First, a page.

Japanese novel review: “Shoplifters” (万引き家族) by Hirokazu Kore-eda (是枝裕和)

By | September 23, 2019

I can’t think of too many Japanese movies that become popular enough in the U.S. to the extent that they come up in casual conversation. “Shoplifters”––written, directed, and edited by Hirokazu Kore-eda (是枝裕和)––is one exception. In fact, it has grossed over $2 million dollars in the U.S., making it one of the most popular foreign films of 2018.

I heard there was a novelization of “Shoplifters”, so I decided to try it out first. Even though it seems the novel was written after the movie, I felt there might be more to the book than the movie (and frankly, I’m more of a book person anyway).

I ordered it online at Kinokuniya and had it delivered to their Beaverton store where I picked it up. Surprisingly, it came in only a few days, even though they initially said it was out of stock and would take longer.

Not having even seen a trailer of the movie, I knew very little of what it was about, except it involved a family of shoplifters. By the way, the Japanese title is 万引き家族, which literally means “Shoplifter Family”. Indeed, one of the first scenes in the book involves a father and son shoplifting together, and later parts of the book involve shoplifting as well.

But, to be honest, I felt the “family” element was much more important than the “shoplifting” element. A large part of the book revolves around the interactions of the various family members, and their relationships are complex, to say the least.

Even though there is another way to interpret the title (which I won’t go into here), I still think it was not the best fit for this book. That’s why I was somewhat relieved to see a note in the afterward by Hirokazu Kore-eda himself that said he actually considered another title at one point in time. There’s more to the story, but I feel that “万引き家族” was chosen mainly for marketability (which itself is an important thing). But it’s unfortunate that the “family” part was removed completely for the title of the English movie, although the movie posters I’ve seen make it clear a family is involved.

Besides my issue with the title, another weak point was slow pacing in a few parts; it would be a lie to say I was strongly compelled to keep reading. I didn’t seriously consider stopping because the movie was so popular and I thought it would get better eventually. I was right––at some point it got really good and I thoroughly enjoyed the ending. (Note: my comments about pacing should be taken with a grain of salt since my reading speed in Japanese is slower than in English, and native speakers may not feel the same way)

I haven’t seen the movie yet, but from what I gather it’s very similar to the book and it seems like it would be a very enjoyable movie. However, based on a small (but important) detail I heard about the movie’s ending, I might actually prefer how the book ends.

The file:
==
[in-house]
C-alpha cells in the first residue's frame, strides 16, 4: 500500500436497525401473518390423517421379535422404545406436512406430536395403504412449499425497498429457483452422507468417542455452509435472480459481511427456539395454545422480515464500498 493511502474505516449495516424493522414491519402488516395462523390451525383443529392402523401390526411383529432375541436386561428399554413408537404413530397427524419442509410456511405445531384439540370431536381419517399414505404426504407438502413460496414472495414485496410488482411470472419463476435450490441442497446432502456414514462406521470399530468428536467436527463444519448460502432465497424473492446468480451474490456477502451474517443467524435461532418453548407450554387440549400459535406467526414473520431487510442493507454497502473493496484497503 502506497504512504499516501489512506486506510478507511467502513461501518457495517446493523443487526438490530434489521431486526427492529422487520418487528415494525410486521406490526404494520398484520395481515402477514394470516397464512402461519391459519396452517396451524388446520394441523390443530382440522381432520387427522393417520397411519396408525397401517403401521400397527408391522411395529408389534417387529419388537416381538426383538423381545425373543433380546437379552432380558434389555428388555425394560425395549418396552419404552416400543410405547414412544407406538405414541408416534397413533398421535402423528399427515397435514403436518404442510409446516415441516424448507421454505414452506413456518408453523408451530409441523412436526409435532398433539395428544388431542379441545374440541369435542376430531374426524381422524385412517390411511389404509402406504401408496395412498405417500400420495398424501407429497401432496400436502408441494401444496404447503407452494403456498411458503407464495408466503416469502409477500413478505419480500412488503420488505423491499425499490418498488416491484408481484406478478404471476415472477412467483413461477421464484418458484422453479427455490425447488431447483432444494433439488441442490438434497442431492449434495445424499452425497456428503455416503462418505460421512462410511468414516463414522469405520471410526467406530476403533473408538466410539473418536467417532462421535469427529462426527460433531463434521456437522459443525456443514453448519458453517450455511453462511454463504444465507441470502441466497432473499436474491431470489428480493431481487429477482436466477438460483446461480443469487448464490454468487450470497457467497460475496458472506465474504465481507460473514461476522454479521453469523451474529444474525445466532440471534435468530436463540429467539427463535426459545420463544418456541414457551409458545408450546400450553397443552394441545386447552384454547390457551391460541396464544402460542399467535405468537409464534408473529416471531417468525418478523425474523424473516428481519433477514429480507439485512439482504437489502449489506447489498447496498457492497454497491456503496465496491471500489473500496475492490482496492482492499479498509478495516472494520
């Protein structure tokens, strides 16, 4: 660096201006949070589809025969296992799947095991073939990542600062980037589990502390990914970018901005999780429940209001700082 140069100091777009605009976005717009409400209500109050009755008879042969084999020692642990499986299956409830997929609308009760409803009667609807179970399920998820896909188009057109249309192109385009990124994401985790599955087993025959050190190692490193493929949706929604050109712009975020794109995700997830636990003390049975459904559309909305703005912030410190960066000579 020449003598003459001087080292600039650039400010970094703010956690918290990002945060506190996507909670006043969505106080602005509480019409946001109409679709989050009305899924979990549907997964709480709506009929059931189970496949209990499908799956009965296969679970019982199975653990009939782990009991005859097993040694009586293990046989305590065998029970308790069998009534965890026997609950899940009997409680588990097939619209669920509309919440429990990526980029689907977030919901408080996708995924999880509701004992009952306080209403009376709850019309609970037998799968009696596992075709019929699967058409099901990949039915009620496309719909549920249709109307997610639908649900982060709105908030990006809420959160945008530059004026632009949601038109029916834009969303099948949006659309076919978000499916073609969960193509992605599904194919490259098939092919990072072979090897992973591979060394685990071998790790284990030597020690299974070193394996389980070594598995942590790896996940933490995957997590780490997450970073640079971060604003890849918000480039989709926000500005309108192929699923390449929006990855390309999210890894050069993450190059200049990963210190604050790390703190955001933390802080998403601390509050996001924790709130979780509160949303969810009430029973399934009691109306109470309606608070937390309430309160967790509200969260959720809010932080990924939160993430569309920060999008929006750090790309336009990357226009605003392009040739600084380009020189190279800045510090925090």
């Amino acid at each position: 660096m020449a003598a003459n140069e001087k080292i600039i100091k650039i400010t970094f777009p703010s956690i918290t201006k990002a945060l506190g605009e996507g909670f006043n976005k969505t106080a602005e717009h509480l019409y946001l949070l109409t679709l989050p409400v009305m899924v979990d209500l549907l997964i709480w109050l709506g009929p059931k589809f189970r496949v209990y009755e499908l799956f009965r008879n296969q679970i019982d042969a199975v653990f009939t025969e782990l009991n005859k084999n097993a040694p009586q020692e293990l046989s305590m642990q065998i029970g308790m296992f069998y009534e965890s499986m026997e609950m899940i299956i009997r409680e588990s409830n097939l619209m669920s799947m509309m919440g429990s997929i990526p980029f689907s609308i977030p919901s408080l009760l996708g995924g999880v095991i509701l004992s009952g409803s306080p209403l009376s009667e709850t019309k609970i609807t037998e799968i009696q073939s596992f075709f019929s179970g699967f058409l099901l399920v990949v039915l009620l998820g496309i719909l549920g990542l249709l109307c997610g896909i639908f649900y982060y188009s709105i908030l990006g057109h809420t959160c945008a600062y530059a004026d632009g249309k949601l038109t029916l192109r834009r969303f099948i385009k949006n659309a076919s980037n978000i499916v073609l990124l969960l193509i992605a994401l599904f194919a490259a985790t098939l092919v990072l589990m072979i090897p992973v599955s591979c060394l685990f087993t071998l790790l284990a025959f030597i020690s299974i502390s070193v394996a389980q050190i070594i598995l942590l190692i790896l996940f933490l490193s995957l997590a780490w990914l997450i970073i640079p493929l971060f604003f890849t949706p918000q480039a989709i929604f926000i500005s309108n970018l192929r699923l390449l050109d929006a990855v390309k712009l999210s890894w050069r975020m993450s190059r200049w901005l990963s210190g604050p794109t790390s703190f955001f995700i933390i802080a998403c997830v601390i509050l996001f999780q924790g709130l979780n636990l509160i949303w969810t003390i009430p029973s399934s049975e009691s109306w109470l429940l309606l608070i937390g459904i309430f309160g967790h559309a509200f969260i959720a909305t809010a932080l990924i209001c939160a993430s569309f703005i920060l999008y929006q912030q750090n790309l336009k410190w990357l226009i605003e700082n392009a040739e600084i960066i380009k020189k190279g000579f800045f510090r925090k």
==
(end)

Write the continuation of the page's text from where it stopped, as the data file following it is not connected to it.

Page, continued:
The Japanese in the book is relatively easy, with straightforward sentence structure and very few uncommon kanji.  “Shoplifters” is also pretty slim on description (which can be difficult to parse by Japanese learners) and heavy on dialogue.

What I really liked about the dialogue of this book was the frequent use of slang contractions and other expressions that you might not see in an average Japanese textbook. For example things like “やってっから” (short for “やってるから”) and さみい (short for さむい). This is not too surprising because the novel was probably made by referencing the movie script, but it’s a nice resource for those studying Japanese.

There are many references to things in daily life––drying out clothes on a veranda, going to a pachinko parlor, eating traditional Japanese food––and these often culturally-relevant events further increase the value of this book for Japanese learners. Ironically, I think it is the slow pacing that allows this focus on everyday things; after all, with too much action it’s hard to slow down and smell the roses. This sense of the everyday is one of the charms of this movie.

For these reasons, I highly recommend “Shoplifters” for any intermediate-advanced learners of Japanese. The reason I don’t suggest the book to beginning students is that you will still need a strong base of jouyou kanji (several hundred characters) to get through the book with a lot of kanji lookup.

You may have noticed I said almost nothing about the plot of the book. That was intentional because (like my other reviews) I’m generally pretty sensitive about spoilers. For this book especially, I think my lack of pre-knowledge of the story increased my appreciation level. I will say that there were some touching scenes showcasing interactions of the various family members, though.

By the way, after finishing the book I discovered the director has made several other award-winning movies, and I had seen several other of his movies. I reviewed one of them on this blog in 2014. Also, a few aspects of “Shoplifters” reminded me of his movie “誰も知らない” (Nobody Knows).

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